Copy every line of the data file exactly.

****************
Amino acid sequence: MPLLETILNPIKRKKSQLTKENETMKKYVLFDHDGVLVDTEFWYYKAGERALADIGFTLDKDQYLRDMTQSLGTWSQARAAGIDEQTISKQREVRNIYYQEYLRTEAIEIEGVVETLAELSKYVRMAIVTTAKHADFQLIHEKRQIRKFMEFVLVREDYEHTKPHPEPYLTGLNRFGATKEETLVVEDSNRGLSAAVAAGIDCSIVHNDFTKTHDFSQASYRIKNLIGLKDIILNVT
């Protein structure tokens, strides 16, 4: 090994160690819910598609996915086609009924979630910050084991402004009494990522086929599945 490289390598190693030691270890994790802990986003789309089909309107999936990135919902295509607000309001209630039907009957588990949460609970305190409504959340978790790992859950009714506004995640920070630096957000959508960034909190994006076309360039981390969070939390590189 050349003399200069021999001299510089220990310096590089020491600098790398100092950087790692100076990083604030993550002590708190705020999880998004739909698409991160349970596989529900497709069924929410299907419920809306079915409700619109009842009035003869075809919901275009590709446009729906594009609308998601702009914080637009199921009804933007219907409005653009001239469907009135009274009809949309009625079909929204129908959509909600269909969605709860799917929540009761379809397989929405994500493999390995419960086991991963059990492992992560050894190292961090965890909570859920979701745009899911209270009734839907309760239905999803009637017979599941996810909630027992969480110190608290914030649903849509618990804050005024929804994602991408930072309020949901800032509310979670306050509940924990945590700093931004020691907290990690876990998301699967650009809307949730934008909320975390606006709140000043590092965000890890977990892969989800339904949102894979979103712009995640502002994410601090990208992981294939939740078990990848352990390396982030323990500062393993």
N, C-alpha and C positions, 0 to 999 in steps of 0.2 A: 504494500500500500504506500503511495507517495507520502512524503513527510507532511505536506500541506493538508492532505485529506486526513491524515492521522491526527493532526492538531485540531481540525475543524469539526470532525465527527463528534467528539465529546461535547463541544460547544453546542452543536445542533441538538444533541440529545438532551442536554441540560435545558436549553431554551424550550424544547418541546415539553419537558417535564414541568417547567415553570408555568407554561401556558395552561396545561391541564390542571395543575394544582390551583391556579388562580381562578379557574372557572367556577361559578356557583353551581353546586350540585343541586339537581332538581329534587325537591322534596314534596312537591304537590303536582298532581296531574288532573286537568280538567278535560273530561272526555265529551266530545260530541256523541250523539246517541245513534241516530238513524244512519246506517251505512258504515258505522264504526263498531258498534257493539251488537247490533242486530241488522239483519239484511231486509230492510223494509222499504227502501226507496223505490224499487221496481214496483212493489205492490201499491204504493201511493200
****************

Amino acid sequence: MPLLETILNPIKRKKSQLTKENETMKKYVLFDHDGVLVDTEFWYYKAGERALADIGFTLDKDQYLRDMTQSLGTWSQARAAGIDEQTISKQREVRNIYYQEYLRTEAIEIEGVVETLAELSKYVRMAIVTTAKHADFQLIHEKRQIRKFMEFVLVREDYEHTKPHPEPYLTGLNRFGATKEETLVVEDSNRGLSAAVAAGIDCSIVHNDFTKTHDFSQASYRIKNLIGLKDIILNVT
């Protein structure tokens, strides 16, 4: 090994160690819910598609996915086609009924979630910050084991402004009494990522086929599945 490289390598190693030691270890994790802990986003789309089909309107999936990135919902295509607000309001209630039907009957588990949460609970305190409504959340978790790992859950009714506004995640920070630096957000959508960034909190994006076309360039981390969070939390590189 050349003399200069021999001299510089220990310096590089020491600098790398100092950087790692100076990083604030993550002590708190705020999880998004739909698409991160349970596989529900497709069924929410299907419920809306079915409700619109009842009035003869075809919901275009590709446009729906594009609308998601702009914080637009199921009804933007219907409005653009001239469907009135009274009809949309009625079909929204129908959509909600269909969605709860799917929540009761379809397989929405994500493999390995419960086991991963059990492992992560050894190292961090965890909570859920979701745009899911209270009734839907309760239905999803009637017979599941996810909630027992969480110190608290914030649903849509618990804050005024929804994602991408930072309020949901800032509310979670306050509940924990945590700093931004020691907290990690876990998301699967650009809307949730934008909320975390606006709140000043590092965000890890977990892969989800339904949102894979979103712009995640502002994410601090990208992981294939939740078990990848352990390396982030323990500062393993």
N, C-alpha and C positions, 0 to 999 in steps of 0.2 A: 504494500500500500504506500503511495507517495507520502512524503513527510507532511505536506500541506493538508492532505485529506486526513491524515492521522491526527493532526492538531485540531481540525475543524469539526470532525465527527463528534467528539465529546461535547463541544460547544453546542452543536445542533441538538444533541440529545438532551442536554441540560435545558436549553431554551424550550424544547418541546415539553419537558417535564414541568417547567415553570408555568407554561401556558395552561396545561391541564390542571395543575394544582390551583391556579388562580381562578379557574372557572367556577361559578356557583353551581353546586350540585343541586339537581332538581329534587325537591322534596314534596312537591304537590303536582298532581296531574288532573286537568280538567278535560273530561272526555265529551266530545260530541256523541250523539246517541245513534241516530238513524244512519246506517251505512258504515258505522264504526263498531258498534257493539251488537247490533242486530241488522239483519239484511231486509230492510223494509222499504227502501226507496223505490224499487221496481214496483212493489205492490201499491204504493201511493200